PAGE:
HOLLYWOOD — After nearly a year of trying, the Screen Actors Guild national board finally agreed Monday to cut its size to 62 from 107 and give Hollywood reps a slim majority.
The move, which is designed to save SAG as much as $500,000 a year, came during the early portion of an all-day session at SAG headquarters in Hollywood on a 102-3 vote.
“This much anticipated decision affirms the SAG board’s commitment to better serving all our members and parallels CEO Bob Pisano’s re-organization of staff structure allowing important issues to advance at a much quicker pace,” said guild governance chair Gary Epp, who began campaigning for the proposal two years ago. “It’s a big win for the membership.”
Pisano, who was tapped as SAG chief in September, said: “As a result of this action, SAG is in a much better position to run its affairs effectively and efficiently. A smaller National Board can respond to issues much more quickly and expedite all members’ concerns.”
The board had endorsed the concept of the so-called governance plan in mid-October on a 95-2 vote, but then was unable last month to vote up the language amid bickering over details such as changing requirements for the 25-member national exec committee. However, the governance team, which had originally written the plan, reviewed the matter and voted unanimously not to change from what had been approved in October.
“There was a lot of communication that went on in the last several weeks,” Epp said.
Monday’s vote triggers a referendum of SAG’s 98,500 members at a yet-to-be-set date. If approved, an election for all seats except president, secretary and treasurer would be held next September.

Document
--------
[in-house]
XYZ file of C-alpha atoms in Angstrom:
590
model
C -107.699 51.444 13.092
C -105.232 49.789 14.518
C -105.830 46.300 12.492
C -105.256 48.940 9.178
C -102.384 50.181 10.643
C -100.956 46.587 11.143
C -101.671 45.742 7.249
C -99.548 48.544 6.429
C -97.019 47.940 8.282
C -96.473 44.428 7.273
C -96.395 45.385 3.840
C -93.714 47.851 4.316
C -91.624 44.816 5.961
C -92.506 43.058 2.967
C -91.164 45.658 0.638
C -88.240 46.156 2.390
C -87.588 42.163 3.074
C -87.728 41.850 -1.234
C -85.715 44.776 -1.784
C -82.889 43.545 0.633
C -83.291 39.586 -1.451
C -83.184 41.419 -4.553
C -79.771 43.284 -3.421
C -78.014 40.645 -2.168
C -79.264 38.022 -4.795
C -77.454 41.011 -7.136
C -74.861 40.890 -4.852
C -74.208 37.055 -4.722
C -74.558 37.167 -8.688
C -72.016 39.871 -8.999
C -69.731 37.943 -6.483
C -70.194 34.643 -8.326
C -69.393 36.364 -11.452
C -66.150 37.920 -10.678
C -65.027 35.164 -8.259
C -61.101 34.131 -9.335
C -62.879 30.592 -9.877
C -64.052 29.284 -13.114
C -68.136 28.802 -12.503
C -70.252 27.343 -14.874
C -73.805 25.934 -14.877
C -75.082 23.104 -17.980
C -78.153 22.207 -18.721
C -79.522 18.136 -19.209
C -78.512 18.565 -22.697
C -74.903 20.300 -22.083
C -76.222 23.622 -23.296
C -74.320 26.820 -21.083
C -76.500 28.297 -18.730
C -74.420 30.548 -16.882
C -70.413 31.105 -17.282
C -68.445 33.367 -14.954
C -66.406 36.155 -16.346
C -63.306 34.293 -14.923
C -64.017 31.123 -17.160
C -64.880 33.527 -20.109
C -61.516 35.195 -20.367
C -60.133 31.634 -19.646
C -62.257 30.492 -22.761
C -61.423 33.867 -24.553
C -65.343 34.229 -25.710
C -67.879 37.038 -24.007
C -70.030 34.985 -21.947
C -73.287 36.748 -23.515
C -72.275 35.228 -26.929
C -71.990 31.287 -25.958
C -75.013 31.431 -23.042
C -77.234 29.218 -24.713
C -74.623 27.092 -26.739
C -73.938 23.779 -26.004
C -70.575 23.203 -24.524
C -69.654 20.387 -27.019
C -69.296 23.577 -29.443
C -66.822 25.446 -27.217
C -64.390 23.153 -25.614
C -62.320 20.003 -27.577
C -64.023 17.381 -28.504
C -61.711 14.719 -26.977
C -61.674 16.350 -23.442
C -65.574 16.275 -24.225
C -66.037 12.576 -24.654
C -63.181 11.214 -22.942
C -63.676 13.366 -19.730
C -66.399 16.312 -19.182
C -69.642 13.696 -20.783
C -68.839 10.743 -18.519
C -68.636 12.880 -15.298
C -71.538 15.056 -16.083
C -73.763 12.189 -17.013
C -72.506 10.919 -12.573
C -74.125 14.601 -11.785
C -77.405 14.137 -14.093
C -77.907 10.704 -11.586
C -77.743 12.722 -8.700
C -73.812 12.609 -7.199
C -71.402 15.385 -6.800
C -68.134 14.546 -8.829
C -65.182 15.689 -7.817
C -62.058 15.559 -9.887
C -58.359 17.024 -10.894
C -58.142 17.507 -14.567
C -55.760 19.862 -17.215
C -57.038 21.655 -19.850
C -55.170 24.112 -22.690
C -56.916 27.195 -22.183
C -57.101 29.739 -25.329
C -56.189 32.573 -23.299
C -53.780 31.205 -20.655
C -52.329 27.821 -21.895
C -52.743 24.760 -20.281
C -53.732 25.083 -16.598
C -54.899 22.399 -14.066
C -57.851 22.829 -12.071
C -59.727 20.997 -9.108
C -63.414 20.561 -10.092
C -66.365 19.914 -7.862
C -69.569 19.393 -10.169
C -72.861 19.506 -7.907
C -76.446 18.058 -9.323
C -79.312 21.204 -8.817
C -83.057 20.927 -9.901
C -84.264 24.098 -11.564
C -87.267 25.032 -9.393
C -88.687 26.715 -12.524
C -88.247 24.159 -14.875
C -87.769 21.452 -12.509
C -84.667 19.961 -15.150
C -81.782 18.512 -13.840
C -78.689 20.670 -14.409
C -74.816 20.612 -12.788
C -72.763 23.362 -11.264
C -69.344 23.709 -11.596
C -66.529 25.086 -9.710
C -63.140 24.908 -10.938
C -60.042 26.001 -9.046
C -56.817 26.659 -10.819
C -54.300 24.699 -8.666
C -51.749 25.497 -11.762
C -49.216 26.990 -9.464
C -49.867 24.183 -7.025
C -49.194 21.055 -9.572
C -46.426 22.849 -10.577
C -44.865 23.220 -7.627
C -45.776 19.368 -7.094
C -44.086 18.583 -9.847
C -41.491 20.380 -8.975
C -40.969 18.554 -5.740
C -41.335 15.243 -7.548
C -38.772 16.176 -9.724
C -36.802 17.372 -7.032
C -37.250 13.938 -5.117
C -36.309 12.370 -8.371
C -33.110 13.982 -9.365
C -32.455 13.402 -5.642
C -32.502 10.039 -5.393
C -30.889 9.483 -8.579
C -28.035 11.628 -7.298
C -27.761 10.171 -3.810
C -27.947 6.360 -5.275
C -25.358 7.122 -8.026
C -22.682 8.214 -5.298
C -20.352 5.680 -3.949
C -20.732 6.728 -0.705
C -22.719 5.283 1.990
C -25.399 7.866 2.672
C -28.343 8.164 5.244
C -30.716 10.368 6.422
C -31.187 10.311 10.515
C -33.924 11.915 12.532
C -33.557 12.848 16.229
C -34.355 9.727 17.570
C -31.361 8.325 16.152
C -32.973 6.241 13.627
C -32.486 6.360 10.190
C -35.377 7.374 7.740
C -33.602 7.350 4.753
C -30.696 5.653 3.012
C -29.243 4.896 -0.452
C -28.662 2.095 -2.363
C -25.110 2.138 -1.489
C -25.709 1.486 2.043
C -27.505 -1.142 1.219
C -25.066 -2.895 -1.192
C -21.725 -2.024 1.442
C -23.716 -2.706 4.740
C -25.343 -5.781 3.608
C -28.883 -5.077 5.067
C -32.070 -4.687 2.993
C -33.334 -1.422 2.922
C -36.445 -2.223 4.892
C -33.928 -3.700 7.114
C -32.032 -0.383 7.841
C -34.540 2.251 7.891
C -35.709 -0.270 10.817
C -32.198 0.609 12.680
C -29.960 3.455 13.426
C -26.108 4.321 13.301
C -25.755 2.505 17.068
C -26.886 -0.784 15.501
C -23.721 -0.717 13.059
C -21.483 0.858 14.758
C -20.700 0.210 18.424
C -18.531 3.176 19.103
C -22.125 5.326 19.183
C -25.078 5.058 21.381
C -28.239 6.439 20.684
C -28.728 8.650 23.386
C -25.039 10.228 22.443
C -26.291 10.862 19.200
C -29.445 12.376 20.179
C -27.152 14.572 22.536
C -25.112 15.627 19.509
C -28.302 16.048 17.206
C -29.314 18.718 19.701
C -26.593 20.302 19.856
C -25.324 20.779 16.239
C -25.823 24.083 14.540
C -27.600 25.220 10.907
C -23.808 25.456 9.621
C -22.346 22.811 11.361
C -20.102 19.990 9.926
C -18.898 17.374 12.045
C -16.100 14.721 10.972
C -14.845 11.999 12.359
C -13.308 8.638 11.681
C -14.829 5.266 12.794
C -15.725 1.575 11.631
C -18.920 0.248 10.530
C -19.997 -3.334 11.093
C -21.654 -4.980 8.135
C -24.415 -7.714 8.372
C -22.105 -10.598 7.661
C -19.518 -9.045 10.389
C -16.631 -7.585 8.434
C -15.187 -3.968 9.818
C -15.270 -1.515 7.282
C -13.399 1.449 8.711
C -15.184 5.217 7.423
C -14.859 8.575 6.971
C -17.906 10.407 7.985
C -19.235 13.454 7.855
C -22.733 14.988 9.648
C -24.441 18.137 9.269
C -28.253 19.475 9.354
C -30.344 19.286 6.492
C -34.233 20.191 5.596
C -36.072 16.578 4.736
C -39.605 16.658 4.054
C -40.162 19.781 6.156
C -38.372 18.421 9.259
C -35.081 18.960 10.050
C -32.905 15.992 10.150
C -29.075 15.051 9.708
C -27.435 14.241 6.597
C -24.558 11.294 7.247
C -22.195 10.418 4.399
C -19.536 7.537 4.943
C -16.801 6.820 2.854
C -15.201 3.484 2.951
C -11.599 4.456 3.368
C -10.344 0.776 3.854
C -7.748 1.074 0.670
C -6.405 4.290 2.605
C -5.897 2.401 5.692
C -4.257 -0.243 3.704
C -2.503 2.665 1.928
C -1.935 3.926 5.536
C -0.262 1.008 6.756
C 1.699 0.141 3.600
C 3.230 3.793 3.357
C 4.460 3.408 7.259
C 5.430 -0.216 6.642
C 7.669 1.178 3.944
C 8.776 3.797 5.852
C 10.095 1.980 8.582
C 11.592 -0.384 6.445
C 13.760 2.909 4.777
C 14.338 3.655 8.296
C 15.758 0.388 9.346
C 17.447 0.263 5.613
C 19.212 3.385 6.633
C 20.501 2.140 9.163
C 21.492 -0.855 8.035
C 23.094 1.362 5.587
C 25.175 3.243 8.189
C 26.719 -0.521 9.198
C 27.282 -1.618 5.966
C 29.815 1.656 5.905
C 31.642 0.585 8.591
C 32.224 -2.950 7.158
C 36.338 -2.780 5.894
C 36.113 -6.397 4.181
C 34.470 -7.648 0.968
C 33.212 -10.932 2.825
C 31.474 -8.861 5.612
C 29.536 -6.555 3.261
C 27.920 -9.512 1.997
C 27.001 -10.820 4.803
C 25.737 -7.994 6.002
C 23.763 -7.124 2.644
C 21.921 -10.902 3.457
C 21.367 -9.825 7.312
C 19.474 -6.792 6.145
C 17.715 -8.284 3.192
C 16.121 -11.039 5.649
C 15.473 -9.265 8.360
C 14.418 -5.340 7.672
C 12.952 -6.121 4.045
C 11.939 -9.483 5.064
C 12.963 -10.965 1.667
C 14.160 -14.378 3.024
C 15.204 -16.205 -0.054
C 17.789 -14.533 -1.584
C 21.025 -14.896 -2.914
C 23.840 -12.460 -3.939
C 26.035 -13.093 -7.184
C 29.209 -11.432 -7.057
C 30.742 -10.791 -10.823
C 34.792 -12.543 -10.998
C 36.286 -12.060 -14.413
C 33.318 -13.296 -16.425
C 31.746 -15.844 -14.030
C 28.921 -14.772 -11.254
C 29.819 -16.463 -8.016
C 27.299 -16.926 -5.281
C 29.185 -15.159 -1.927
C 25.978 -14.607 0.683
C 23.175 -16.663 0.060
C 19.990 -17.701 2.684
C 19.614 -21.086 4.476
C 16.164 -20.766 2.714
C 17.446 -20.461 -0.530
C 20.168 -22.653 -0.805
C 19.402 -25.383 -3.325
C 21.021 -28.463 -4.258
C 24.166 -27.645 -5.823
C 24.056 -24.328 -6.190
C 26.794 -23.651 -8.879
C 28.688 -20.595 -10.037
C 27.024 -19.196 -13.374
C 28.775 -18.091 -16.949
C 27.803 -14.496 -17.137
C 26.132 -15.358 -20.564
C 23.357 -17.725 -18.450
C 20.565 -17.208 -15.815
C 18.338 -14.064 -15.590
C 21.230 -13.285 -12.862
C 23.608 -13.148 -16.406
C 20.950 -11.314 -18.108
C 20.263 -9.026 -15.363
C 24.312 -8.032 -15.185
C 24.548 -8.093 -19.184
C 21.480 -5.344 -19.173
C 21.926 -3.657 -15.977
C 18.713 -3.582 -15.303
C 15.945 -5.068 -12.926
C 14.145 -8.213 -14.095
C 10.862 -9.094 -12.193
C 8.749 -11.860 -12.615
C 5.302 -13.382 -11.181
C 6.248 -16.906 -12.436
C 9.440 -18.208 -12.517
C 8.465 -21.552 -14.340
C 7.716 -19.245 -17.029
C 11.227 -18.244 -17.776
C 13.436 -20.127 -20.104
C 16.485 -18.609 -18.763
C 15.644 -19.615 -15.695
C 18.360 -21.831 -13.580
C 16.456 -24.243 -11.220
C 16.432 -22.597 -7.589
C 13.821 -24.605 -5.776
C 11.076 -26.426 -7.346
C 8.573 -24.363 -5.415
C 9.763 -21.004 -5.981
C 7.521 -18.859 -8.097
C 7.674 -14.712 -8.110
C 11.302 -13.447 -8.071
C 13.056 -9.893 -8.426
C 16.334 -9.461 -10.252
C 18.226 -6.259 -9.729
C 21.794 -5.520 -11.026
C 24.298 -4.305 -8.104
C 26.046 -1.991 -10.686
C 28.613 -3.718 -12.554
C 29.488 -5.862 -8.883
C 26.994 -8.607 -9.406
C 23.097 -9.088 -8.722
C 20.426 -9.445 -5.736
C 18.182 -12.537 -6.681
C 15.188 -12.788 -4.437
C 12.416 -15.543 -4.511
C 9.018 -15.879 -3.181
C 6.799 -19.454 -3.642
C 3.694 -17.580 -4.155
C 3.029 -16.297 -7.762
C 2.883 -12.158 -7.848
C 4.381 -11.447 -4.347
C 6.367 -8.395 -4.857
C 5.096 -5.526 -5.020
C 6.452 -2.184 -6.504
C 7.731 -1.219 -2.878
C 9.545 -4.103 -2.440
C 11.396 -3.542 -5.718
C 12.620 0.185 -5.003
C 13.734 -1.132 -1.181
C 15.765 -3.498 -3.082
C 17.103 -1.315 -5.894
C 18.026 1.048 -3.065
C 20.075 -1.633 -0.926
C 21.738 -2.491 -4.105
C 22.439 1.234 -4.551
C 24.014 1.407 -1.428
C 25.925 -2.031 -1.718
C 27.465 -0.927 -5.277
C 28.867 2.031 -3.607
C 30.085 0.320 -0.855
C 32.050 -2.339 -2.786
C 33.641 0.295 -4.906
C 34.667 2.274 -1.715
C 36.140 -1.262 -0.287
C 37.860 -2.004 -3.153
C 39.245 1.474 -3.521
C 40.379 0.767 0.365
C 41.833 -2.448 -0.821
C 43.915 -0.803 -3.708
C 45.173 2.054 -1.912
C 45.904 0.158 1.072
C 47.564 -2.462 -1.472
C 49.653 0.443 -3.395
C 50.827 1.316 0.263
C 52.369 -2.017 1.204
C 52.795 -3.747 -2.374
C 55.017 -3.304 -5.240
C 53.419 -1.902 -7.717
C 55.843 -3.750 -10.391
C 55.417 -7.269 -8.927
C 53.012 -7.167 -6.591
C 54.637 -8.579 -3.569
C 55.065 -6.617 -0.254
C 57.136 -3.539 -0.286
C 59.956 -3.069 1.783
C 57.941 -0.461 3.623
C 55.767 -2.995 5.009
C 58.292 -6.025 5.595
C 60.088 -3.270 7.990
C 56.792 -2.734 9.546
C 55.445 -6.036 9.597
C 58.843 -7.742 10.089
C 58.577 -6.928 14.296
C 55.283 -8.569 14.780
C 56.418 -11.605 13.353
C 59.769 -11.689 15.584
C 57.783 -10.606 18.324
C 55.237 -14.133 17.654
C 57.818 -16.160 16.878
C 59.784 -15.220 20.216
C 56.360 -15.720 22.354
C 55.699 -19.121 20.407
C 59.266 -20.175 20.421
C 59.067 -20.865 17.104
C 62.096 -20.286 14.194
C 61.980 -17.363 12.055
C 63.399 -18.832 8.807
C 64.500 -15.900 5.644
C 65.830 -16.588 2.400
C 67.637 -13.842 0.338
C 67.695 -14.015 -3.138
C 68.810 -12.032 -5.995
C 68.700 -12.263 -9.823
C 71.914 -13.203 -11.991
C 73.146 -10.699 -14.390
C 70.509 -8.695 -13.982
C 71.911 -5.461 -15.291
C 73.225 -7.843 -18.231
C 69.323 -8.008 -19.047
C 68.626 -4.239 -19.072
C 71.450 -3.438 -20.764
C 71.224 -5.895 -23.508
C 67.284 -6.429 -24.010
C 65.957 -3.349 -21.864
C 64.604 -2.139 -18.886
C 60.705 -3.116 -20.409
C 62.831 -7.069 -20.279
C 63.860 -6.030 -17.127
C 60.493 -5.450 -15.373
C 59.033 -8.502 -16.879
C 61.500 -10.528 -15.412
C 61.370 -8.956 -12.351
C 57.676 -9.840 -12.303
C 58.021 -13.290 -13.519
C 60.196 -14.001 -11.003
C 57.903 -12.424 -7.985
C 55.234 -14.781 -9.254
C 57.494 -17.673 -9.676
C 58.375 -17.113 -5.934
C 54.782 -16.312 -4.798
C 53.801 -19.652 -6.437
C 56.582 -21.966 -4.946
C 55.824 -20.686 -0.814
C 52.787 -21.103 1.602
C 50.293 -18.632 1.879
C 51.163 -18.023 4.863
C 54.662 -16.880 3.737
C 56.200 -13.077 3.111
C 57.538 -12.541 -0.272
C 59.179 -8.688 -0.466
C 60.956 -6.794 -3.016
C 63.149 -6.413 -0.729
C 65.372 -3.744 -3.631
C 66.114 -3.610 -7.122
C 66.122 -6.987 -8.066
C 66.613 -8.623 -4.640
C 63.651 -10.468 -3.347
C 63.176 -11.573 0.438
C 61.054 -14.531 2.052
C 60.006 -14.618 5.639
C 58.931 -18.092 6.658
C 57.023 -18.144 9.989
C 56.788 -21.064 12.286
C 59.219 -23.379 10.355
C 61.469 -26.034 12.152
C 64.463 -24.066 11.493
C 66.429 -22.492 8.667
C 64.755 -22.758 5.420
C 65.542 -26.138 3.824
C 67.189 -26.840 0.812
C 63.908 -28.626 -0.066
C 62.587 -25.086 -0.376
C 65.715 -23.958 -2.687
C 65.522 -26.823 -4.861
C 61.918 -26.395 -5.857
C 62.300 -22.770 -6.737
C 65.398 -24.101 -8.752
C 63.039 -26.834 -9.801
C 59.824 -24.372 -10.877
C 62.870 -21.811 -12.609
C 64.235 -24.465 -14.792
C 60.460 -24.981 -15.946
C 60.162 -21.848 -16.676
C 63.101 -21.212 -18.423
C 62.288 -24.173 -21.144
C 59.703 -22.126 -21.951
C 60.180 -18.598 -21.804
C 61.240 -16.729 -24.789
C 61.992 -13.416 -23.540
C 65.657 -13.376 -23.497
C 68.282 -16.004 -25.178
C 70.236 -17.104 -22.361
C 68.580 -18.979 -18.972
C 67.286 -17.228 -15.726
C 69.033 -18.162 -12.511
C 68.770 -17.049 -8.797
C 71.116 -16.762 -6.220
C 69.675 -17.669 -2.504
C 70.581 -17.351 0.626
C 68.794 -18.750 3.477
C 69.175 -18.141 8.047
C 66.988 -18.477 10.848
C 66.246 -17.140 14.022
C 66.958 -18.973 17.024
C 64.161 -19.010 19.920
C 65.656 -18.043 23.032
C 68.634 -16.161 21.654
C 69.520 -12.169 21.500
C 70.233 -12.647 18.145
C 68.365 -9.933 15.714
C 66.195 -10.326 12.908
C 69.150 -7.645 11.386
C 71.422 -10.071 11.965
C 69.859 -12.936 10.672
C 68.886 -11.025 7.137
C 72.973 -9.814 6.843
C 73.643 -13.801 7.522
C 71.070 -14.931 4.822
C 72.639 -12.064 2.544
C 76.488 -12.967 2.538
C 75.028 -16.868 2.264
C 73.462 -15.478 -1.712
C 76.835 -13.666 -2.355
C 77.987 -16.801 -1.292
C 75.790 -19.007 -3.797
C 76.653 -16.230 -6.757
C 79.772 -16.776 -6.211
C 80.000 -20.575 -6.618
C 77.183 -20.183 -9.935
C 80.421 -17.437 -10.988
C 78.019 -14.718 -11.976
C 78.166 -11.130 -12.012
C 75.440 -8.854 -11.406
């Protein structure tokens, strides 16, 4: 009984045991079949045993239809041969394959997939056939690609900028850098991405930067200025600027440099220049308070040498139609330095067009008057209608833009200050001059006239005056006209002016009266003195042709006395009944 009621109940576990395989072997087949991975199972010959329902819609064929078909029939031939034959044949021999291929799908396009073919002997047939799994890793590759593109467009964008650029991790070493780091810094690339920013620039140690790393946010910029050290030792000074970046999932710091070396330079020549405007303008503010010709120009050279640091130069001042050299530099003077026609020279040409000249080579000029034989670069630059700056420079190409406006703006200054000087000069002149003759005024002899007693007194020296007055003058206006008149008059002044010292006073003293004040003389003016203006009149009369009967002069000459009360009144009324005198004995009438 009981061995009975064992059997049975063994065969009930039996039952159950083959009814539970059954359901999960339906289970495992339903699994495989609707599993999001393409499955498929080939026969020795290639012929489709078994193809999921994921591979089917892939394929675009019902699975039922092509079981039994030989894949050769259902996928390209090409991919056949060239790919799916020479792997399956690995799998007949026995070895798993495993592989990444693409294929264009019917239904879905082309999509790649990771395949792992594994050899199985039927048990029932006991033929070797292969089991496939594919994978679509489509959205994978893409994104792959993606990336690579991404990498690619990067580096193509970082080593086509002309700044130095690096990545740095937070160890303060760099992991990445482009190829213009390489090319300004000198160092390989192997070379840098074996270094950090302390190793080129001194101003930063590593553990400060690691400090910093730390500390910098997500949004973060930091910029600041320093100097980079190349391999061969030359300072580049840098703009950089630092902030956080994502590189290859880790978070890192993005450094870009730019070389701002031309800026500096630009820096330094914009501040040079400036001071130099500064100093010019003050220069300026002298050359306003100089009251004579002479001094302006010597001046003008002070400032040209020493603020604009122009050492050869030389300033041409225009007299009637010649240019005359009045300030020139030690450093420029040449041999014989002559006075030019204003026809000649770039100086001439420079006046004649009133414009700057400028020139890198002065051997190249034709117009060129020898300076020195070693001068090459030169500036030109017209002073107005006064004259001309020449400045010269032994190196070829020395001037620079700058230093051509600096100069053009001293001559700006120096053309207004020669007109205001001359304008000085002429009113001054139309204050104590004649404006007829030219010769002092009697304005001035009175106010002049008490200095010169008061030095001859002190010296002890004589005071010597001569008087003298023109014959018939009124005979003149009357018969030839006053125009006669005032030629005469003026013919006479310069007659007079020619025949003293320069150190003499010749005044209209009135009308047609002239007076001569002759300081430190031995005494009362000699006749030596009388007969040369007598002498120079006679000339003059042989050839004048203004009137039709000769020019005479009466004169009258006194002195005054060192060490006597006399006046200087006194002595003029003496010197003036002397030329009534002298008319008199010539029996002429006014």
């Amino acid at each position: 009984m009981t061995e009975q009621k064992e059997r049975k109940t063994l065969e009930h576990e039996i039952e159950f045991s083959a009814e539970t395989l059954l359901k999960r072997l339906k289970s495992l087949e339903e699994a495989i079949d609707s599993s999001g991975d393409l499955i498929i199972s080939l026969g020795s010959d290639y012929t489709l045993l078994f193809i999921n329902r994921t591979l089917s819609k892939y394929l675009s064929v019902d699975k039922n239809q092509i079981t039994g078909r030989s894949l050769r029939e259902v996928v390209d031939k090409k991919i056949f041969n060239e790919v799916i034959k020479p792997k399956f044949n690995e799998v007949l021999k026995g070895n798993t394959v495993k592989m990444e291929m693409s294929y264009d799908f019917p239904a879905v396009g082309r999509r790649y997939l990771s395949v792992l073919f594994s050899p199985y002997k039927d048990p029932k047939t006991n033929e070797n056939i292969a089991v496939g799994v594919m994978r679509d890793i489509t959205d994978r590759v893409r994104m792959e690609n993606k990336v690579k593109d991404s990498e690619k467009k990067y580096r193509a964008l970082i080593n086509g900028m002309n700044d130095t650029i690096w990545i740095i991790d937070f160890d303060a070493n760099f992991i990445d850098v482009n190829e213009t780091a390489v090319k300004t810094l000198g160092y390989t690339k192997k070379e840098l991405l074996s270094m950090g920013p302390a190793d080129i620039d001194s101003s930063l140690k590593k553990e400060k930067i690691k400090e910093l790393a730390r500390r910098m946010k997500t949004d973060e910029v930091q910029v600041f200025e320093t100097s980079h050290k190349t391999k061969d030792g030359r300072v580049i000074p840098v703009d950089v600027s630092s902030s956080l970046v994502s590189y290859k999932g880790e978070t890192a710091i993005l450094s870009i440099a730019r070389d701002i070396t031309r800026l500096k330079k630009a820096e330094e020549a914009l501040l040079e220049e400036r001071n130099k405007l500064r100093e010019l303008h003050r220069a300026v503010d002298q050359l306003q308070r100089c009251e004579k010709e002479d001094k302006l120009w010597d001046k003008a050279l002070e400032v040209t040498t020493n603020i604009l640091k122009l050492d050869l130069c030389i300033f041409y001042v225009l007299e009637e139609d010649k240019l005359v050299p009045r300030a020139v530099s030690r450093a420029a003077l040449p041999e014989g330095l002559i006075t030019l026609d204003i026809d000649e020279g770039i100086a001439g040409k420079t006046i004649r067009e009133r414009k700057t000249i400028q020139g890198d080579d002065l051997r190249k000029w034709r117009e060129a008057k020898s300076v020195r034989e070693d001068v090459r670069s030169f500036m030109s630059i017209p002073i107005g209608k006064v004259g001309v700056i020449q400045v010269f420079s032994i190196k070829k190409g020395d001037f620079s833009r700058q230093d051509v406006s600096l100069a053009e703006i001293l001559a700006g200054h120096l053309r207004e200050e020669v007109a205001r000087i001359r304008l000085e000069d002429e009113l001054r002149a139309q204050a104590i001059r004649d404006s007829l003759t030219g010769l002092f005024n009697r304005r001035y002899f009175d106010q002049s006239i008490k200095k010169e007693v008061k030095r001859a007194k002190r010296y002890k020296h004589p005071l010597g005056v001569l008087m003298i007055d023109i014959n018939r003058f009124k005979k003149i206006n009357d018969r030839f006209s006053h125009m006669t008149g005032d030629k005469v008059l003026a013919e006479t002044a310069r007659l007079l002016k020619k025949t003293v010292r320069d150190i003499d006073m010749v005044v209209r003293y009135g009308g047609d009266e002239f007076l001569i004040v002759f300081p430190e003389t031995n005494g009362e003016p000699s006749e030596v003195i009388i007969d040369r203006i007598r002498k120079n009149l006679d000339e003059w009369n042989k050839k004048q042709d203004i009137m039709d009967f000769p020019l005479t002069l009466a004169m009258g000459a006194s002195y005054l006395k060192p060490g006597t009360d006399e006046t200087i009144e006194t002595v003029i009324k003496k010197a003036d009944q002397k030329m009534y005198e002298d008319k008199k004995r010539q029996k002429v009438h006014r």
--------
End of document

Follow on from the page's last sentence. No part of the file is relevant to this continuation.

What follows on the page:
Key parts of the plan call for a 62-seat structure (even though 71 reps will be attending each meeting) and weighted balloting that will create a total of 138 votes. Hollywood and New York reps will receive 2.23 votes while the 16 smaller regional branches receive a single vote. Other details:
- Hollywood members, repping 53.44% of SAG’s 98,000 members, will receive 32 of 62 seats. Hollywood currently holds 46% of seats.
- New York will have 15 seats, repping 25% of members.
- The president and the secretary-treasurer will each have a vote.
- The remaining 20 regional branches will share 13 seats, repping 21.56%. Florida and Chicago get two seats each, San Francisco and Washington one seat each and the remaining 16 branches a total of seven seats. But each branch will send a rep to national meetings and the weighted voting will give each of those reps a whole vote.
- Every seat will be up for election next fall (except for expected re-runs of the president, secretary and treasurer, whose terms will be two years following this fall’s election) before returning to a third of the seats every year. The plan also calls for the board to be reapportioned every two years if there are changes in the membership.
- The current 12 VPs will be replaced by three, one each for Hollywood, Gotham and the branches.
- The secretary and treasurer posts will be merged into a single post.
- Qualifications for board service will include a requirement that dues be paid up.
- Temporary board replacements will be drawn only from those who stood for election in the previous round of voting.
- The board will be reapportioned, if needed, on the basis of an annual census.
- The national executive committee (which performs much of the day-to-day policymaking) will consist of 25 members with 12 from Hollywood, six from New York, five from the branches along with the president and secretary-treasurer.
The governance issue had been divisive ever since the Towers Perrin report recommended in 2000 that the board cut itself to 40 slots to save money and run more efficiently.
The board split 52-50 in April on the issue and then delayed votes at two other meetings. Smaller branches were opposed on the grounds that they would be excluded from the board, which led to the weighted voting plan.
The board did not vote Monday on the question of a qualification requirement for having performed work under SAG contracts within a specific period, such as five years.